Additionally, the Social Security Administration (SSA) provides disability benefits for those unable to work due to their medical condition. The SSA uses a five-step sequential evaluation process to determine if an individual is eligible for disability benefits.
- The first step of the evaluation process is to determine if the individual is currently working. If the answer is no, the SSA will move on to the next step.
- The second step is to determine if the individual has a severe impairment. An impairment is considered severe if it significantly limits an individual’s ability to perform basic work activities. If the answer is yes, the SSA will move on to the third step.
- The third step is to determine if the individual’s impairment meets or medically equals one of the SSA’s listings of impairments. If the answer is yes, the individual will be found disabled and eligible for benefits. If the answer is no, the SSA will move to step 4.
- The fourth step determines if the individual can perform any of their past work, despite their impairment. If the answer is yes, then the individual will be found not disabled and will not be eligible for benefits. If the answer is no, the SSA will move to step 5.
- The fifth and final step is to determine if the individual can perform any other work, given their age, education, and work experience. If the answer is yes, then the individual will be found not disabled and will not be eligible for benefits. If the answer is no, the individual will be found disabled and eligible for benefits.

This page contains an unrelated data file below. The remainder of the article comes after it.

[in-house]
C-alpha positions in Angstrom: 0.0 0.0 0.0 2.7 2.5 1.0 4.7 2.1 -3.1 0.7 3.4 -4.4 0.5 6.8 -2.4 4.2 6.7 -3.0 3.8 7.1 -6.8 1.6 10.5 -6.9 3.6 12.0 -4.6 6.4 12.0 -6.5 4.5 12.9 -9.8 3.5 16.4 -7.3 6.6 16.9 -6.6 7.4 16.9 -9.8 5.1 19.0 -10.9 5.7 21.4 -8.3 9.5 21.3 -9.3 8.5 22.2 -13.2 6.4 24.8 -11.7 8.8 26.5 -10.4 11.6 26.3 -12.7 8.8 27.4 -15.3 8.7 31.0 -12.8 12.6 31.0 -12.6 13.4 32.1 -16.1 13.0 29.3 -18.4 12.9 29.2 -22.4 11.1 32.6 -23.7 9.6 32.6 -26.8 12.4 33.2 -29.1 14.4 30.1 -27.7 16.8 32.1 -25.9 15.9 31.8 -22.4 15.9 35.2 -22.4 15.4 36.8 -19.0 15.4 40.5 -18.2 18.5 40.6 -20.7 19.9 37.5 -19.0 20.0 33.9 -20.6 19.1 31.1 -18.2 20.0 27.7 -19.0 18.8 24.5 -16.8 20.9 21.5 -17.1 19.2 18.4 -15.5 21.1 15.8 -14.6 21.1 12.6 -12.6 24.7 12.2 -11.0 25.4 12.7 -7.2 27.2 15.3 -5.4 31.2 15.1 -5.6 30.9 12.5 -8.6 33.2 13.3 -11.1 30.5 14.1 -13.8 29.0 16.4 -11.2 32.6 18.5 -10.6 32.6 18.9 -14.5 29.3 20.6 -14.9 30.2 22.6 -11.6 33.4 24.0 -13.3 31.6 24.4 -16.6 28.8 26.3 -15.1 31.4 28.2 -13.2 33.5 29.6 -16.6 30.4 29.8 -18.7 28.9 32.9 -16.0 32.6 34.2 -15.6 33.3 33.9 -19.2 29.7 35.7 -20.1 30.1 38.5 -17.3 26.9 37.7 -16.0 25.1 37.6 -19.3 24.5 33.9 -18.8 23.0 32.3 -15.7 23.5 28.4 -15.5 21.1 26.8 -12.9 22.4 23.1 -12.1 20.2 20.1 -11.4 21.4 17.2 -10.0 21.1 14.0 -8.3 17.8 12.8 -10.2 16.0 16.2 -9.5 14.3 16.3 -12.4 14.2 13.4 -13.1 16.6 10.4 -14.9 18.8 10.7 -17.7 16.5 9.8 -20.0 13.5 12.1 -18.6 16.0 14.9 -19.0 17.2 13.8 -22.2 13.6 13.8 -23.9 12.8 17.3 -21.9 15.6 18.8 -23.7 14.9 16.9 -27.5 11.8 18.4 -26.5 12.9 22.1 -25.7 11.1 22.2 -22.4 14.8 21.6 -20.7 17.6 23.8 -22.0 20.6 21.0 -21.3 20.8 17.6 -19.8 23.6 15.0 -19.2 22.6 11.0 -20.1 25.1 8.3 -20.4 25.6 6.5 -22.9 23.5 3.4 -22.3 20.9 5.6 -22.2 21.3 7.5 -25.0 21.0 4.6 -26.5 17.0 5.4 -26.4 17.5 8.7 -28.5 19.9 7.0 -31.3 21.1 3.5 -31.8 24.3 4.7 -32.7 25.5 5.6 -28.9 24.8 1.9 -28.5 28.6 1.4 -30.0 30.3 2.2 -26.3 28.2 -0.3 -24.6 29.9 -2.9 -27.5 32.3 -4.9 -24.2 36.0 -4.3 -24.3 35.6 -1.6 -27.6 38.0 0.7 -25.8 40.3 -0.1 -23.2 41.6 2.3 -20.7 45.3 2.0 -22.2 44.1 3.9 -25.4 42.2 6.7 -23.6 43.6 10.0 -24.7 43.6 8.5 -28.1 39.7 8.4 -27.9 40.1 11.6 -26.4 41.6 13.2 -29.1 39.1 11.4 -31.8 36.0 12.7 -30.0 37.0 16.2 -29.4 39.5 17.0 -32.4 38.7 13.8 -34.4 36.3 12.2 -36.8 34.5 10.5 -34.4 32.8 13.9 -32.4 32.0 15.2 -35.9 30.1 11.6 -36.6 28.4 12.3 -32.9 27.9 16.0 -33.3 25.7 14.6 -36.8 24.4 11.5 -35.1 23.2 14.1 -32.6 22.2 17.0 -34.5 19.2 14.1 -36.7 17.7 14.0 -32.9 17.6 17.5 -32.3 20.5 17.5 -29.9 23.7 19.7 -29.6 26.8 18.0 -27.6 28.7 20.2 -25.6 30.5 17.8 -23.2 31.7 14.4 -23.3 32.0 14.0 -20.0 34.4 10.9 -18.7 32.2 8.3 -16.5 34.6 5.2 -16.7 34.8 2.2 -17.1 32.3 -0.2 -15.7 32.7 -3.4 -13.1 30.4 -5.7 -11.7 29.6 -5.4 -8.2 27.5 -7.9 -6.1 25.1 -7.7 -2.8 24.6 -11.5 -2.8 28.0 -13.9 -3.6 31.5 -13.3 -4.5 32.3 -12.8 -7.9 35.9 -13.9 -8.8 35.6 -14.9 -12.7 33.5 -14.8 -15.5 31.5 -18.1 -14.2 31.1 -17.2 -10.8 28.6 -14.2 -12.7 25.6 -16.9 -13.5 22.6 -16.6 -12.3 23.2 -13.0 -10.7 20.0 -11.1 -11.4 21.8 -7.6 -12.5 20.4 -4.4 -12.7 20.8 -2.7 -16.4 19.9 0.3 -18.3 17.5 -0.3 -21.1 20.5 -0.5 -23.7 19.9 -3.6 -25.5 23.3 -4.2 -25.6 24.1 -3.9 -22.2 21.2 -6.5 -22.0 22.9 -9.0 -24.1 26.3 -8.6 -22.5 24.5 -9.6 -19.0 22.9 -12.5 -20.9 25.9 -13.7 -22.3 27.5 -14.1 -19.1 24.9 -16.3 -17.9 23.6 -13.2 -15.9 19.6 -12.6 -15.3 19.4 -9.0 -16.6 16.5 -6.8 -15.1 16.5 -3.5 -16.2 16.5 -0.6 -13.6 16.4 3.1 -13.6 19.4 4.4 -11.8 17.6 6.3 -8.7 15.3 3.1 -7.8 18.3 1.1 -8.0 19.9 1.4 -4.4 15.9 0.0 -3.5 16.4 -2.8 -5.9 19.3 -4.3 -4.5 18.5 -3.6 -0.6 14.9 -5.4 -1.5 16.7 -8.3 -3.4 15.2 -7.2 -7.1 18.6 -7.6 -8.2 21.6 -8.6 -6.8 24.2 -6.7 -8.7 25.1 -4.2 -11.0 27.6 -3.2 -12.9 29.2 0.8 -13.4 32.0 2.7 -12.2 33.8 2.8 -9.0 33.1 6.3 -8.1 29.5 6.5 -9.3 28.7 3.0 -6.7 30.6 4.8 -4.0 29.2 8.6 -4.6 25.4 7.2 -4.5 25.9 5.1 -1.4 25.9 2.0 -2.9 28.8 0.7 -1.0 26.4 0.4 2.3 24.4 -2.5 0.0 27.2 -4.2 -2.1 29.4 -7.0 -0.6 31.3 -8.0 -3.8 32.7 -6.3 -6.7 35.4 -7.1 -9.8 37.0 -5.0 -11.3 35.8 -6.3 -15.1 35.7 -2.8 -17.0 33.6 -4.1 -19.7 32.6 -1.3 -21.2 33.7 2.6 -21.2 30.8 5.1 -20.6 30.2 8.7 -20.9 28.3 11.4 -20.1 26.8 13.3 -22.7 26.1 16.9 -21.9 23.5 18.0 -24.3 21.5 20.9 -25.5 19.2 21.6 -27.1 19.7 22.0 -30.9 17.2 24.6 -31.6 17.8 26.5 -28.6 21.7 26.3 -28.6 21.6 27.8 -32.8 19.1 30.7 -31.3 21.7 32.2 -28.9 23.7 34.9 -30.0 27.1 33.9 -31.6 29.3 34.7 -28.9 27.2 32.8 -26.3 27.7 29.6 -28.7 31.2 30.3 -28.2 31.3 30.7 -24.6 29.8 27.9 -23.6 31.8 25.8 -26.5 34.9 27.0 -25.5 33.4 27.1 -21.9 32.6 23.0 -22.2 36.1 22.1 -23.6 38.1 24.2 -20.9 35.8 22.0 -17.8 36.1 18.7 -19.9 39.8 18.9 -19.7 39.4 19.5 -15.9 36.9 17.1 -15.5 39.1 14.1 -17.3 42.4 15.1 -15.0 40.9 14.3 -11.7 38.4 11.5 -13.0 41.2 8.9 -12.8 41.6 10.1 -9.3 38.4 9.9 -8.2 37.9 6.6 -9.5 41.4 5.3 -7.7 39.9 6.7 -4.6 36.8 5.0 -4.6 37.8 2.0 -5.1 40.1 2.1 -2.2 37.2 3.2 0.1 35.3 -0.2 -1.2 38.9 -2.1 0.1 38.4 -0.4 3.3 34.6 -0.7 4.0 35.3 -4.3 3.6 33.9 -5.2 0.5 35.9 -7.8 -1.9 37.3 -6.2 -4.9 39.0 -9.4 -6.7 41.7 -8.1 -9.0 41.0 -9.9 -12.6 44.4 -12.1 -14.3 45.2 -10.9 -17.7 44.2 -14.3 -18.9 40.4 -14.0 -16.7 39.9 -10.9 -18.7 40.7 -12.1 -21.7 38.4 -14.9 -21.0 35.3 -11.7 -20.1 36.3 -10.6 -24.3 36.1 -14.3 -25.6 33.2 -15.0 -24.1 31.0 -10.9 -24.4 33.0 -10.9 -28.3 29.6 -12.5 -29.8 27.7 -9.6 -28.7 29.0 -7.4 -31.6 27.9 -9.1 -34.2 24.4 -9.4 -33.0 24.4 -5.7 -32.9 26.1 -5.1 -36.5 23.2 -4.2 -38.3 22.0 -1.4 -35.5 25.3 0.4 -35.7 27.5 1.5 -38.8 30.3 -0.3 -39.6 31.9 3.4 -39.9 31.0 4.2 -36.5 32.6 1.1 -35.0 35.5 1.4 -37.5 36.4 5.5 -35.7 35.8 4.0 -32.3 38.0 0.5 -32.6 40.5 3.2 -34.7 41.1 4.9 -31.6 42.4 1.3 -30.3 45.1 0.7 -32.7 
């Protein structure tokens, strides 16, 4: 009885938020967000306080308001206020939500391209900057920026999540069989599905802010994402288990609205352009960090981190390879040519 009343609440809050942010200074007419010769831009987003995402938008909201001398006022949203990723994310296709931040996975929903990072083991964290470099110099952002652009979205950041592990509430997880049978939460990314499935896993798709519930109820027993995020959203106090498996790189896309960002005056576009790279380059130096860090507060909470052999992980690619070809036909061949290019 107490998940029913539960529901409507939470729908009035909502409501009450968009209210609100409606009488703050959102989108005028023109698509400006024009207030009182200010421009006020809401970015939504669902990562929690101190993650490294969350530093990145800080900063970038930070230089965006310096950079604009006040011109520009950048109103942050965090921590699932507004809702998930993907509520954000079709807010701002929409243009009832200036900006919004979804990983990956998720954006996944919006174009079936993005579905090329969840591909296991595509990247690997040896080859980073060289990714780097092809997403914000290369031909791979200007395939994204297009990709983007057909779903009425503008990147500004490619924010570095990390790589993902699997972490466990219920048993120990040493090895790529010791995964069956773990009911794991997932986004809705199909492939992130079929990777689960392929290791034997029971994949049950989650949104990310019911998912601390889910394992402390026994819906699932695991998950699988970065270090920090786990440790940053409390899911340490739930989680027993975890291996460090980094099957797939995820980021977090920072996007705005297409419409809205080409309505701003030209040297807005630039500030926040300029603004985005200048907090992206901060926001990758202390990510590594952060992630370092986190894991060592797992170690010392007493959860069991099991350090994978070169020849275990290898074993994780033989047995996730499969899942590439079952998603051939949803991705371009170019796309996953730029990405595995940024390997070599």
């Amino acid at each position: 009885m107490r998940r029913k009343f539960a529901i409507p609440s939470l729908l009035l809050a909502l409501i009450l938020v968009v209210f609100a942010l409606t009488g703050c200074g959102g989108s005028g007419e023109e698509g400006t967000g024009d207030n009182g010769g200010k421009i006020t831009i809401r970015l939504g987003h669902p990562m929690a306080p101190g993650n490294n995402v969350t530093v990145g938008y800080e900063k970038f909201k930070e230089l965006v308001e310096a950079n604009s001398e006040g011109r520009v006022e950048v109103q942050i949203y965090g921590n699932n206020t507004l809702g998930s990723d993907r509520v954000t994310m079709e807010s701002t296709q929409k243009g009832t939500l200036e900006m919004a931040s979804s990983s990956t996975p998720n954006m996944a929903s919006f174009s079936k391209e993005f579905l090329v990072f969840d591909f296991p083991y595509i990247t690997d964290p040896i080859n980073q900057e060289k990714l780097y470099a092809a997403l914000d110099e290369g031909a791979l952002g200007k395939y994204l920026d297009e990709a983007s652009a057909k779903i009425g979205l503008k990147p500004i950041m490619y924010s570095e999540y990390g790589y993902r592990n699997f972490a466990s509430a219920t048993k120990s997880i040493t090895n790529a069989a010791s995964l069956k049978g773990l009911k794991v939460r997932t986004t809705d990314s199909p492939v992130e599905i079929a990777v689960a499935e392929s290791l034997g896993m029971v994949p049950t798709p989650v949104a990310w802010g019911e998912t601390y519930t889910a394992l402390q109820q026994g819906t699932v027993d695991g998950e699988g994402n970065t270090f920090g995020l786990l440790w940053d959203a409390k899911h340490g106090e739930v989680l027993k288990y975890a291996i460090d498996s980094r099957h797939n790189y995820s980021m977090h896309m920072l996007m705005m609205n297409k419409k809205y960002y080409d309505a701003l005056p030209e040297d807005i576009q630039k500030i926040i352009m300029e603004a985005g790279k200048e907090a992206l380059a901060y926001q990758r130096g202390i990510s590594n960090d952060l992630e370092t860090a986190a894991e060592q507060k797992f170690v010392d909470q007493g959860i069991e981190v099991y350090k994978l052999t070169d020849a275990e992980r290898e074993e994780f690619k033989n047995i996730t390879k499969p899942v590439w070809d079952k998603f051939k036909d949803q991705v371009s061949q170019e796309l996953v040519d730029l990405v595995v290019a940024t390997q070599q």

Is There a Link Between Veterans’ Suicides and Lyme Disease?
According to many medical experts, the largest cause of death from Lyme disease is suicide. According to Dr. Robert Bransfield, a psychiatrist who has studied the link between Lyme disease and suicide, as many as 1,200 suicides each year may be attributed to Lyme disease or other tick-borne illnesses.
Ruben Lee Sims is just one example of the countless veterans who have Lyme disease. For 34 years, he went undiagnosed and untreated until he finally found a doctor who specializes in Lyme disease and tick-borne diseases. Misdiagnosis can make life even more difficult for struggling veterans.
Resources to Help Veterans
There are several resources available to help veterans cope with the illness.
The Department of Veterans Affairs offers various services, including preventive education, diagnosis and treatment, and support for caregivers.